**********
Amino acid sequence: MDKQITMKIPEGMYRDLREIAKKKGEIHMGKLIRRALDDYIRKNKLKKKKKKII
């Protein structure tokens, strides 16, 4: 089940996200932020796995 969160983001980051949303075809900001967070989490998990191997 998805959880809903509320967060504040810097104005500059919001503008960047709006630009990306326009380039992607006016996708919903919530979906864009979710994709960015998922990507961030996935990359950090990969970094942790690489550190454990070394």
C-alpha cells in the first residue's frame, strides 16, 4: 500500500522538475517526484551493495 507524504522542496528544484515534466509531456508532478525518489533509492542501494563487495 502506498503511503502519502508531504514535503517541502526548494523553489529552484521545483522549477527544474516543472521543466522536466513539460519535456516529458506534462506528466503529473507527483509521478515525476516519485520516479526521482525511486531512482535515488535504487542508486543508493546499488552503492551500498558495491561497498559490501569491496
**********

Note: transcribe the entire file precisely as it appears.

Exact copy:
Amino acid sequence: MDKQITMKIPEGMYRDLREIAKKKGEIHMGKLIRRALDDYIRKNKLKKKKKKII
């Protein structure tokens, strides 16, 4: 089940996200932020796995 969160983001980051949303075809900001967070989490998990191997 998805959880809903509320967060504040810097104005500059919001503008960047709006630009990306326009380039992607006016996708919903919530979906864009979710994709960015998922990507961030996935990359950090990969970094942790690489550190454990070394």
C-alpha cells in the first residue's frame, strides 16, 4: 500500500522538475517526484551493495 507524504522542496528544484515534466509531456508532478525518489533509492542501494563487495 502506498503511503502519502508531504514535503517541502526548494523553489529552484521545483522549477527544474516543472521543466522536466513539460519535456516529458506534462506528466503529473507527483509521478515525476516519485520516479526521482525511486531512482535515488535504487542508486543508493546499488552503492551500498558495491561497498559490501569491496